Making a God Game

I read Eurogamer's article on the problems that Godus is having recently and it got me thinking. Firstly, how accurate is the Eurogamer verdict? In the interests of full disclosure, I have not played Godus at all - no early access or sneak peaks or anything. Everything I'm about to write is based purely on speculation and a small insight in to the way that Peter used to work. Take that as you wish - many might recommend a pinch of salt - but the point remains: If the items the Eurogamer article highlight are true, then it seems like the game is in trouble. Why?

Populous Reboot


Very much WIP
That's how Godus was sold to me and I'm very happy about it. Glenn and I used to talk about remaking Populous many times but we just never got around to it. As one of the original creators, Peter has every right to give it a go and even from a very early stage, the stuff I was hearing about it was very encouraging. To me, it sounded like he was going about it the right way.

To establish what I mean by that, we need to delve back in history. I was at school when Populous was released. I only had a lowly Spectrum, so the whole 16 bit thing was very new to me. My friend Scott had an Atari ST though and pretty soon we were bunking off school* and sneaking off to his to play Populous. I  loved it. It was unlike any game I'd played before.

Pretty soon, I was at Bullfrog and working on a sequel. For Populous 2 we didn't mess with the formula too much. It was still very much a Populous game. In fact, looking at what became of Populous: The Beginning, I'd say it was the last of them. It wasn't perfect by any means - too many effects could become a little overwhelming and a nightmare to balance. We innovated a little in Pop 2 but we didn't mess with the core principles. For me these are Landscape Modification and Indirect Control. P:TB had gone too far down the RTS route and recruiting wild men just wasn't as compelling as carving out the landscape.

Landscape Modification


Populous had it easy. It was made in a time before everything had to be realistic. Everything was an abstract representation. A single person sprite could be anything from a single dude to a whole army. Sweeping hills and valleys were constructed from low resolution building blocks. Godus certainly ticks the abstract box. Personally, I love the style, but it's missing one thing from the original: It was all digital - a house took up a square, a slope was always a particular angle**, a click was a click.

That last point I feel is something quite relevant. Each click would raise or lower the land by a prescribed amount. There was no ambiguity about it. It was a very simple system that could then be exploited. The most efficient method of rapidly raising a settle-able swathe of land from the sea was to employ the two-up/one-down approach. Each sequence like this would result in a much larger square of land than had you raised each point individually. Knowing where to perform these little combos was all part of the skill of the game (so you could get better at it) and was a very compelling thing to do (so you wanted to do it). As you can imagine, this is quite a potent mix in terms of gameplay.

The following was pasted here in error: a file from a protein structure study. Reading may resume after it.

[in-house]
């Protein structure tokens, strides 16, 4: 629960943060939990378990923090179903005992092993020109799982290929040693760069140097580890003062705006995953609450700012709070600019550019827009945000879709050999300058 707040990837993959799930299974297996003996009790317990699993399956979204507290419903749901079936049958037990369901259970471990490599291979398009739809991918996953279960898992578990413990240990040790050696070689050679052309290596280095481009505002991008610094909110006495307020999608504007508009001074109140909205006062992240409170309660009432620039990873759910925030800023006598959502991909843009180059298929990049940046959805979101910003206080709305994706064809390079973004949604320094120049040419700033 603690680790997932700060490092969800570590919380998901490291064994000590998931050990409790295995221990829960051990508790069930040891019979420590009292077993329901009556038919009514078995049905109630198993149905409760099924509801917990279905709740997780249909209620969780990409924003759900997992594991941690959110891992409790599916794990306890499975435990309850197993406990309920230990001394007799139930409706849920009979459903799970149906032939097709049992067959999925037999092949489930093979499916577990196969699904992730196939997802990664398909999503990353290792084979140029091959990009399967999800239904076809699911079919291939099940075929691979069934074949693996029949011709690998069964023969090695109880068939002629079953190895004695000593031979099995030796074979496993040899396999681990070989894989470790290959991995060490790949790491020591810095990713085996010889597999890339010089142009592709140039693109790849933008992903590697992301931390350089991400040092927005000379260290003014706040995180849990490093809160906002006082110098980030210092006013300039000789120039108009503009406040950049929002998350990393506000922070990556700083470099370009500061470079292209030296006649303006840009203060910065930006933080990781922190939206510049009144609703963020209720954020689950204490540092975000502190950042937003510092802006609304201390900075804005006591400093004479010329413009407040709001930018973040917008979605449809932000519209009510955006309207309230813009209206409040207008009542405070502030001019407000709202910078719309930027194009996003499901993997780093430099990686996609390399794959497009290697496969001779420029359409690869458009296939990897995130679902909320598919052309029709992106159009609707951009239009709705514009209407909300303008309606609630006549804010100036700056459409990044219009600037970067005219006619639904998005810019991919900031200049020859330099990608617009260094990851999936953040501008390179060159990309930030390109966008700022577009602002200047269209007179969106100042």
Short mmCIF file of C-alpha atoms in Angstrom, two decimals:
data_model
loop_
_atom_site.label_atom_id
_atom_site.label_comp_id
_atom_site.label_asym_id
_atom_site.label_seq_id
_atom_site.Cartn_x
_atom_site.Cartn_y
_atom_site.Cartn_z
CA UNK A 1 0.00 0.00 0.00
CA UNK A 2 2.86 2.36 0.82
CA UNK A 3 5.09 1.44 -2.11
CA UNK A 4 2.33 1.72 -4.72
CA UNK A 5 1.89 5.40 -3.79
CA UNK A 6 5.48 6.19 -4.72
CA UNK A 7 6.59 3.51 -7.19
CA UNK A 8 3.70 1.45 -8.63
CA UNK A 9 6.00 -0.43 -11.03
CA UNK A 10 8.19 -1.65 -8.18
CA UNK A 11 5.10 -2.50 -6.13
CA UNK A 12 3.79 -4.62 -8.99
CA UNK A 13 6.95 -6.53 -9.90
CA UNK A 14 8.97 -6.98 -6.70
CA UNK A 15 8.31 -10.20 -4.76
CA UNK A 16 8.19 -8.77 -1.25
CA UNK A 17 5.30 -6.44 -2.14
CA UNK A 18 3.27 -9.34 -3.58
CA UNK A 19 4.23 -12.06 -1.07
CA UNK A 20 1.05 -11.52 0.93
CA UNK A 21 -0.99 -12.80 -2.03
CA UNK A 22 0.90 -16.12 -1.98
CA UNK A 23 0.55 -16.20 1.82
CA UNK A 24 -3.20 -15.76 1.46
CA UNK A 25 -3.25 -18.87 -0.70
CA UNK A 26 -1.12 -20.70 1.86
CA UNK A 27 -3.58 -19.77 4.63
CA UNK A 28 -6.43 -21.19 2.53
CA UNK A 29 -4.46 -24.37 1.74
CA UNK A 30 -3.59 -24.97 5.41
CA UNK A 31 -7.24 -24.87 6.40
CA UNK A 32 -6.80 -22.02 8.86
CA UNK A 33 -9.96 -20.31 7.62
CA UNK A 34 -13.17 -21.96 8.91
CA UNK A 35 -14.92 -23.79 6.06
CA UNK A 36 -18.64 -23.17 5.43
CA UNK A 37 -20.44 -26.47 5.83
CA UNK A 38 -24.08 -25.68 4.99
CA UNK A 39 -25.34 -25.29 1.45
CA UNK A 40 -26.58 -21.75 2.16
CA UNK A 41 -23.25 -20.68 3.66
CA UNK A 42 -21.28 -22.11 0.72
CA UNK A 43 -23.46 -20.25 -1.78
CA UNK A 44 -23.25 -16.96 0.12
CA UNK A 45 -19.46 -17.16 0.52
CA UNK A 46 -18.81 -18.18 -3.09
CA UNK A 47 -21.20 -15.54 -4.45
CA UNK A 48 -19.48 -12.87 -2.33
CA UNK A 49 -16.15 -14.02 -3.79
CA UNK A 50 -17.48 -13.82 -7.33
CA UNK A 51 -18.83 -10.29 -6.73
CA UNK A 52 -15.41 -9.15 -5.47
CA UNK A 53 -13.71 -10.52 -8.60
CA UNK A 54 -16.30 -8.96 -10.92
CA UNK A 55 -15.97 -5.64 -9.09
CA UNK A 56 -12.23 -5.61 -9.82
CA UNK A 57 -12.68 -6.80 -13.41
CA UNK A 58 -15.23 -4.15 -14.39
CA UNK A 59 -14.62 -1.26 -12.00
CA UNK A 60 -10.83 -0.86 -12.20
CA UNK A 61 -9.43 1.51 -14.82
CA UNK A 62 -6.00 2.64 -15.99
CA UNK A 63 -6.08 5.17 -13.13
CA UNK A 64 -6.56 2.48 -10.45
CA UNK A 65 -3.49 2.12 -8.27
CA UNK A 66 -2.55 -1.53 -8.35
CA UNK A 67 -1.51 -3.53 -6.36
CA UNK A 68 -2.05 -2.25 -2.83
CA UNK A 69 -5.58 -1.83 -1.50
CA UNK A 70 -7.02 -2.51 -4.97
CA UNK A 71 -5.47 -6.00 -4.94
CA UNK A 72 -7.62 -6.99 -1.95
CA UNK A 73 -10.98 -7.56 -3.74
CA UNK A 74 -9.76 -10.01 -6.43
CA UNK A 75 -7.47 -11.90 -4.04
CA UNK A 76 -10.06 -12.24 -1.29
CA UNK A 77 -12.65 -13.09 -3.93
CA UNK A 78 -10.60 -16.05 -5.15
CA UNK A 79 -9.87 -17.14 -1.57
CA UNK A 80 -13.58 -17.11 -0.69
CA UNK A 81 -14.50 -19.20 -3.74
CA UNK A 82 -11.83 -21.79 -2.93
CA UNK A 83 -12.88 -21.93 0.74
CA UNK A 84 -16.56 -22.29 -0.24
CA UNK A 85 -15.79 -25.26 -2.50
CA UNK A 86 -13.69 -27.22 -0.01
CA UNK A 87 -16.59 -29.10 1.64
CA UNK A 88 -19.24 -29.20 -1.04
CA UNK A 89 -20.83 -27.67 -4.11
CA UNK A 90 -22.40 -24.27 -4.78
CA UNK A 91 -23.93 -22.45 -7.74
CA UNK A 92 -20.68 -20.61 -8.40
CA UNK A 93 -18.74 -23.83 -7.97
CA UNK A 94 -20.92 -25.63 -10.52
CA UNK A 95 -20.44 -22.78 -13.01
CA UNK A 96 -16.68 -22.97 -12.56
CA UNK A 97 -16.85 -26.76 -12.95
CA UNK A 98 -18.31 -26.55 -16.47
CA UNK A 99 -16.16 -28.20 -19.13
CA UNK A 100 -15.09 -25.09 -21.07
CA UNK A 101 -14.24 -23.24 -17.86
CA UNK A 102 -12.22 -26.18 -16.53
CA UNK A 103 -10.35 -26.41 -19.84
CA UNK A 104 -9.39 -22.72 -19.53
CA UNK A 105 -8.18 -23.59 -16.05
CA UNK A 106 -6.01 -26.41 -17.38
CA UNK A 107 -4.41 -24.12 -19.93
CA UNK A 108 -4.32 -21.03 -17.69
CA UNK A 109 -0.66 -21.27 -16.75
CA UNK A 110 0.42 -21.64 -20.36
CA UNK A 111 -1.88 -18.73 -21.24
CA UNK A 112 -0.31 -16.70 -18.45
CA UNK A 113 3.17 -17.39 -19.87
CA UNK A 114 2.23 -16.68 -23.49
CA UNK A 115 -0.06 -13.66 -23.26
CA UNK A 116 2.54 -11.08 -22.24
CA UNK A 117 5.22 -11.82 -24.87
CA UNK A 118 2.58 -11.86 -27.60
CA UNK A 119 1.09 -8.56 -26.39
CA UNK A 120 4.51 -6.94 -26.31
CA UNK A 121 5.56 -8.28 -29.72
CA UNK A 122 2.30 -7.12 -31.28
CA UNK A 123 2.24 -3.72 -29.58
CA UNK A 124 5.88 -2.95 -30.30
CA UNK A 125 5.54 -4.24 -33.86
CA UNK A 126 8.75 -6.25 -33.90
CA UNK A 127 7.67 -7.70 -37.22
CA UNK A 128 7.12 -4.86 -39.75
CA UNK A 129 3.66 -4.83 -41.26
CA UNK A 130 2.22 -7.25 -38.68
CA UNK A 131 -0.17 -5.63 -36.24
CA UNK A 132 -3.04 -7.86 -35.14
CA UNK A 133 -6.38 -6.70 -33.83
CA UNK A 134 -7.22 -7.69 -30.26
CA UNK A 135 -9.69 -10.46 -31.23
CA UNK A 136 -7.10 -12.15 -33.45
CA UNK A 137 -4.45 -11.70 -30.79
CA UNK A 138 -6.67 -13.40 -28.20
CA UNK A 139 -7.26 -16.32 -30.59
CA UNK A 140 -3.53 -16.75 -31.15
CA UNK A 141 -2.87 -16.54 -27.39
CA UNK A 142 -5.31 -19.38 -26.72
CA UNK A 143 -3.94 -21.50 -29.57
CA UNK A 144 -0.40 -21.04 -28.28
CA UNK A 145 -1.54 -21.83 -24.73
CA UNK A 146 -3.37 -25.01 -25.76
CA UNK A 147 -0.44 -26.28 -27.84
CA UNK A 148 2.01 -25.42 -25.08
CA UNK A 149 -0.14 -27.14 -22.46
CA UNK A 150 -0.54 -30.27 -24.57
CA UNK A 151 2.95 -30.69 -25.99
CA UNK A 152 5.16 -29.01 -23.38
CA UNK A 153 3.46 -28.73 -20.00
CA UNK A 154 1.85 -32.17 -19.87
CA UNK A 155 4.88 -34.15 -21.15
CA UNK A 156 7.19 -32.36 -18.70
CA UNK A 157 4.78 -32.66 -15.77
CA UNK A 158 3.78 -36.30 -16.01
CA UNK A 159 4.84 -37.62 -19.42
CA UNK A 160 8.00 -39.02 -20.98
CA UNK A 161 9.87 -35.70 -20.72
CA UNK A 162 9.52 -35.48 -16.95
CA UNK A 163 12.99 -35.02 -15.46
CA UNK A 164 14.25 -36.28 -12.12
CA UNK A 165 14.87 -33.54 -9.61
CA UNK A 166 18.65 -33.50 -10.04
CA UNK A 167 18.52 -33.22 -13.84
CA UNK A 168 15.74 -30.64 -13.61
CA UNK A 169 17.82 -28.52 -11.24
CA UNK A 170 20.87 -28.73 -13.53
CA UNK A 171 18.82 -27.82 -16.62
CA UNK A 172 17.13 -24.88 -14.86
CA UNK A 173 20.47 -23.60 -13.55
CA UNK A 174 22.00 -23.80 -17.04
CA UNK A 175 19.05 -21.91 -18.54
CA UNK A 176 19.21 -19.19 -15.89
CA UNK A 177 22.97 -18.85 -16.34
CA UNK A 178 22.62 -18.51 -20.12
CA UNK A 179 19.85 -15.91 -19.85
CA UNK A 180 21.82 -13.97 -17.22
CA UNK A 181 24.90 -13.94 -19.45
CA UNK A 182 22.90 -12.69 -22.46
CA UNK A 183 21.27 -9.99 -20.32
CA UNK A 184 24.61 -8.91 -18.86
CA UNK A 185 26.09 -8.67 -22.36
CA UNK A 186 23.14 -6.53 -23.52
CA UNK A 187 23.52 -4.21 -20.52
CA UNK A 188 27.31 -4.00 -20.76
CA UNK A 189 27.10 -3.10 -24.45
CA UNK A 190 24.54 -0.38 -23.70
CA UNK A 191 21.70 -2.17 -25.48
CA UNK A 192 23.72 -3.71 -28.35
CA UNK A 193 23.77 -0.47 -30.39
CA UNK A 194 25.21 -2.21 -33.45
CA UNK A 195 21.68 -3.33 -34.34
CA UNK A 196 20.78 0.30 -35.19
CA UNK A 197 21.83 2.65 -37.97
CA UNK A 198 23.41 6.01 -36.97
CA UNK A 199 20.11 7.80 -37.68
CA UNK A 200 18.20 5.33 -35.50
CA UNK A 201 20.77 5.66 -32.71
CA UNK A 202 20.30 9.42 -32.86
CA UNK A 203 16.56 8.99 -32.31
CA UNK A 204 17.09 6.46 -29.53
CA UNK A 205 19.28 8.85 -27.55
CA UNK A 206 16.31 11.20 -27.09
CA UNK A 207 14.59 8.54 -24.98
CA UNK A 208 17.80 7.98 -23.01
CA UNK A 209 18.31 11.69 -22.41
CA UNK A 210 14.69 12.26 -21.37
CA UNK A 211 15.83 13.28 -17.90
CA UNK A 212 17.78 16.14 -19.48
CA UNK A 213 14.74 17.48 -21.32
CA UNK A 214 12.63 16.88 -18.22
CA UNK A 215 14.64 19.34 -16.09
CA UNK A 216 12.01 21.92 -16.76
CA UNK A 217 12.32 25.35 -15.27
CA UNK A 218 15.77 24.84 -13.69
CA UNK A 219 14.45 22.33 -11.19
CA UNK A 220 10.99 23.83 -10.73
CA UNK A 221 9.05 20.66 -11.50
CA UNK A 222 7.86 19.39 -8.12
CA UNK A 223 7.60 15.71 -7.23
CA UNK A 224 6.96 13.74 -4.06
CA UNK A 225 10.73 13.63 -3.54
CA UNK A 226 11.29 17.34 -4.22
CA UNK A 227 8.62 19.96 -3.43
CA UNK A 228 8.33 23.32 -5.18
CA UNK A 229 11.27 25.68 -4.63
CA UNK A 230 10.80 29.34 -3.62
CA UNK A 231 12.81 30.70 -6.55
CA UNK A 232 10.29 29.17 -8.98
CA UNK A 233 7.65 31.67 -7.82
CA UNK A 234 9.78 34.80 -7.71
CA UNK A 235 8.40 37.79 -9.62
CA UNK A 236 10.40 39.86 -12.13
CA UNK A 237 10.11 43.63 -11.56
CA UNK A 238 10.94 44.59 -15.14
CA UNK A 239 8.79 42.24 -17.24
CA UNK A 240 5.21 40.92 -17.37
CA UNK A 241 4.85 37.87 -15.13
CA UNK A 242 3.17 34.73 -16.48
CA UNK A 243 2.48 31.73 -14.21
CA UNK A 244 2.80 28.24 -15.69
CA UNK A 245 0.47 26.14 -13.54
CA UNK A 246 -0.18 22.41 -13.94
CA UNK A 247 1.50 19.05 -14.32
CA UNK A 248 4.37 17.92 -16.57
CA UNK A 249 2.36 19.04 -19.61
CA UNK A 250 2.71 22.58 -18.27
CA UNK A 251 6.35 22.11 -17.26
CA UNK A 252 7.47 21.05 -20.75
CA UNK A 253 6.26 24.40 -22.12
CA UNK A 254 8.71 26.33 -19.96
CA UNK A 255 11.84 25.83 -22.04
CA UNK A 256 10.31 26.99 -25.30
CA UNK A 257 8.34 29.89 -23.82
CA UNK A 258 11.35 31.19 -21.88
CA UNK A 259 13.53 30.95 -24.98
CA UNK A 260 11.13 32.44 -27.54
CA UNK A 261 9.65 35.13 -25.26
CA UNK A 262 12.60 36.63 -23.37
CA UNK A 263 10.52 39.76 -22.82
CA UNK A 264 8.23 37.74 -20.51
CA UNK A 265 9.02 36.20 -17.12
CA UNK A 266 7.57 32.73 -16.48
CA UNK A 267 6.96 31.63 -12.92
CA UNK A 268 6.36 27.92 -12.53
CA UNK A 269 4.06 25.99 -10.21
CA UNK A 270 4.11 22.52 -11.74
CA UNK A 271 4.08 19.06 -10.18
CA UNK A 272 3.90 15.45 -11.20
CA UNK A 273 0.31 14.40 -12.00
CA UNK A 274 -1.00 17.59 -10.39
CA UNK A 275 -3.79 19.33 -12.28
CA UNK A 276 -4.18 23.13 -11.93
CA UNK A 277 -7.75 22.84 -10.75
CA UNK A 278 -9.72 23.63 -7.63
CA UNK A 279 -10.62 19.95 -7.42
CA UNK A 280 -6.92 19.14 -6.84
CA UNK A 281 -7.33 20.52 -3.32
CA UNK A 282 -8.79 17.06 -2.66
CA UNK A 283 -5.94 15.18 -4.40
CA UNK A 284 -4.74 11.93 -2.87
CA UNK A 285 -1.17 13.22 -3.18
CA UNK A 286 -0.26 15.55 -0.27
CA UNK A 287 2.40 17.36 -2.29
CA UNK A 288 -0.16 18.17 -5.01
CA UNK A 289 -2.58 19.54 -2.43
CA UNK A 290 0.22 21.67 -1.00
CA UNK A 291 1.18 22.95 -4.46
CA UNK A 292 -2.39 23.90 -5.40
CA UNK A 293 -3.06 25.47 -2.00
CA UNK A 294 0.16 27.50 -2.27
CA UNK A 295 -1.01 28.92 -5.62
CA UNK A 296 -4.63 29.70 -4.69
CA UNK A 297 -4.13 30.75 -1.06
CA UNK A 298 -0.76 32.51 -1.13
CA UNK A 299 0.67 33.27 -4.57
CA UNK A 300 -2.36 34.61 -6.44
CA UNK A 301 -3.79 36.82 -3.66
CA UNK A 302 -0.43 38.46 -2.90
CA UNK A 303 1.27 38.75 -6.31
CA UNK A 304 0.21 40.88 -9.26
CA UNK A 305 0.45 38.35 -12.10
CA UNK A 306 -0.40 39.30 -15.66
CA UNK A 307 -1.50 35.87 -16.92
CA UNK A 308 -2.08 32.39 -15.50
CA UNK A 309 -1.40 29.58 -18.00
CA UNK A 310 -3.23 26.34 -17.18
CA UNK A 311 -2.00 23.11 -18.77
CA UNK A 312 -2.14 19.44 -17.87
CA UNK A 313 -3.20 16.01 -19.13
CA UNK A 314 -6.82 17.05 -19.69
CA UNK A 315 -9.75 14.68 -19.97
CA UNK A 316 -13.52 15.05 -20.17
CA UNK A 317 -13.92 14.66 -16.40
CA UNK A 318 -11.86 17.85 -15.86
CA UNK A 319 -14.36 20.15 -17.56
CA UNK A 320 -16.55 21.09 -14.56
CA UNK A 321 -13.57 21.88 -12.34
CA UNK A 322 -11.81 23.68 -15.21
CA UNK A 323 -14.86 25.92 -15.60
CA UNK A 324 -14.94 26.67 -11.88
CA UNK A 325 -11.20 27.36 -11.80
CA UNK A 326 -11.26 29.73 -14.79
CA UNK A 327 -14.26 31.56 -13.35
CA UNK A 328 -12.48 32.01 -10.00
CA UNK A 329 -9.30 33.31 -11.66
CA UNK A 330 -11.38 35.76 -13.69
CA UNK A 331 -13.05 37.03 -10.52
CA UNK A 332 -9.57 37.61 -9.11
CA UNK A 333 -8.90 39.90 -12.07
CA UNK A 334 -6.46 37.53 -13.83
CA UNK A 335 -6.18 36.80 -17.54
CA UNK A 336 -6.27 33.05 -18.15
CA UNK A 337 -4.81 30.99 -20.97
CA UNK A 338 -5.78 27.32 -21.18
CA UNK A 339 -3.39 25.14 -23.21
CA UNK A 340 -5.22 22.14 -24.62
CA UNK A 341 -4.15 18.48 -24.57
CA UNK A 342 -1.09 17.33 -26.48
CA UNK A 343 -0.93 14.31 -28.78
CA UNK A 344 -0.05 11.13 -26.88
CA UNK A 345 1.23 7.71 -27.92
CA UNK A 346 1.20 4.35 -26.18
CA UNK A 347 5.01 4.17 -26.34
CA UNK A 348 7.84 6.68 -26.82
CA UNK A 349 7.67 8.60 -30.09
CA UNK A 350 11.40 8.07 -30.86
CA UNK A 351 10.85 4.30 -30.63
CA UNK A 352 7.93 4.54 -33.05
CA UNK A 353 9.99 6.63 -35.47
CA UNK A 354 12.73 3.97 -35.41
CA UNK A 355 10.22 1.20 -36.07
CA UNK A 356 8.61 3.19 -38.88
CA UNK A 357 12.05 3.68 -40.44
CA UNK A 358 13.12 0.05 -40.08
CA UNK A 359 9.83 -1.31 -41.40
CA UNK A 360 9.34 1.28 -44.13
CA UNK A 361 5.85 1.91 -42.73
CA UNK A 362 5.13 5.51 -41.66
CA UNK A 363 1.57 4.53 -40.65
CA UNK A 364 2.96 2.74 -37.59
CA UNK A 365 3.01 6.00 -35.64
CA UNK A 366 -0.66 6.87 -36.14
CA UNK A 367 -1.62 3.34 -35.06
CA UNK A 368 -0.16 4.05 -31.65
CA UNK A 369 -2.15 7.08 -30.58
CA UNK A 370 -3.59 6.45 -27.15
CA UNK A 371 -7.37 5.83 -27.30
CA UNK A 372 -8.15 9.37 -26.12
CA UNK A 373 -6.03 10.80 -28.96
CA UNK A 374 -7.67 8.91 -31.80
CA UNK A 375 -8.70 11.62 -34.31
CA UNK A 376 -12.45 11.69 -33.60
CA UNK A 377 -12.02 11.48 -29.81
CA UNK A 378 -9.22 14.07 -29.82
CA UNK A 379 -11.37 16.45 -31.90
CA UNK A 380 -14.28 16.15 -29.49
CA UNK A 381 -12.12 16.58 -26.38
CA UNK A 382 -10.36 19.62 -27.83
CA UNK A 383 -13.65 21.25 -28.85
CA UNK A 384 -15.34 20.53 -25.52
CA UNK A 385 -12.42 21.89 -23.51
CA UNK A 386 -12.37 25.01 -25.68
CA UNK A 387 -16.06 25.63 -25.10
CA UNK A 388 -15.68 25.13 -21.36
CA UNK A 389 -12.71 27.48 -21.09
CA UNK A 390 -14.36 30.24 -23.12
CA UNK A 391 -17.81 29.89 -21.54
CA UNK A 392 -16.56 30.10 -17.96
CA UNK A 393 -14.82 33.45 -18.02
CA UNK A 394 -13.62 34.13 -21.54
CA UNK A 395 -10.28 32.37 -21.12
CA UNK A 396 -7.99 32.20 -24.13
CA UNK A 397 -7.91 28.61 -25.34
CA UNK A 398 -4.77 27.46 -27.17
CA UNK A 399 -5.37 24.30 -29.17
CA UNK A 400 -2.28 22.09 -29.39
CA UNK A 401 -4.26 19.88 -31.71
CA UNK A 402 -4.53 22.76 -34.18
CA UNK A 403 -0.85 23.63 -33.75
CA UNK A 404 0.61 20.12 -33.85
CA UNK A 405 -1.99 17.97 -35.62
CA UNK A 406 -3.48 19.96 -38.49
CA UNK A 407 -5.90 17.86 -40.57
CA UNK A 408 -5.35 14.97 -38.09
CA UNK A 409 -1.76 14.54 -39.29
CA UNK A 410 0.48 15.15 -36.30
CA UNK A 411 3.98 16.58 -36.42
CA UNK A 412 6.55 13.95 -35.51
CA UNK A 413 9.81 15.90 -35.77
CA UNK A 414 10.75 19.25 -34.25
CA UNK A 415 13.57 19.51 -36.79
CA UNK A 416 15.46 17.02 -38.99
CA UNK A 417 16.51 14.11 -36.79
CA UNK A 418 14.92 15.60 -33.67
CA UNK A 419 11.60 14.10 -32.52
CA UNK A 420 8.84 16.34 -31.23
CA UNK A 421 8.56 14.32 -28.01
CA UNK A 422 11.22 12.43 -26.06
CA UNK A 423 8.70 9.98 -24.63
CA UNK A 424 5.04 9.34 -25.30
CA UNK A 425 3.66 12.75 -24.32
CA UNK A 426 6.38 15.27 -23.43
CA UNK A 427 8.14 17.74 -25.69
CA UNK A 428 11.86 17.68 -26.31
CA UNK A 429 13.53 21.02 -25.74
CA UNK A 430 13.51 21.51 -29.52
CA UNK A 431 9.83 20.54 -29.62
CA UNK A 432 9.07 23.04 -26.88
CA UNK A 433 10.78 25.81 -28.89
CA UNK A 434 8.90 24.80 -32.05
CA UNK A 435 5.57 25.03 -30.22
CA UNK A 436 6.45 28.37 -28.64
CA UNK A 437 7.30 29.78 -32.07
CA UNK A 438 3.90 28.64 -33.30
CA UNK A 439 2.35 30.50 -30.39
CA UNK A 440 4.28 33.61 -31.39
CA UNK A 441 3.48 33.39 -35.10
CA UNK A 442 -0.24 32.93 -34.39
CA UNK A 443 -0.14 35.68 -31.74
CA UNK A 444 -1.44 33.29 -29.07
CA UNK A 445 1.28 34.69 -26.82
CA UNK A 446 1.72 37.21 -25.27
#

I'm not sure smearing the land flat has quite the same appeal - certainly not on anything other than a touchscreen device - but this does bring us to a very valid point in the Eurogamer piece. Your entire aim is to flatten the world. Turn it all in to one sprawling metropolis. Whilst the same is true in the original, it occurs to me that there are two key differences, one of which was the raise / lower land interface. Then again, because of the compelling nature of said interface, we used to see an 'issue' where people couldn't walk past a screen showing hilly Populous landscape without stopping to flatten it all out. It was like digital bubble wrap.

None of this is to say that you can't do analogue landscape sculpting well. In fact, why not take a look at something like Glenn's Topia for a decent example*** or Eric Chahi's From Dust.  But if the aim remains the same (to flatten the land) and the only real tool at your disposal is a smearing, flattening one (as opposed to a combination of raise and lower), then you might end up with something quite dull at the end.

The second difference may seem a little odd: You only saw a bit of the land at any one time. It sat in the middle of a book, surrounded by icons and other interesting (though largely pointless) features. Of course, this was mainly down to the technical restrictions - there's only so many things a poor ST or Amiga can draw before it gives up the ghost - but it did mean that at any given time, there was still something interesting to look at even if the whole thing was flat. This was illustrated further when the PC version of Pop 2 developed a full screen mode. Sure, you could see much further and you actually gained a gameplay advantage but it did result in this issue of turning the entire world into a giant car park.

Indirect Control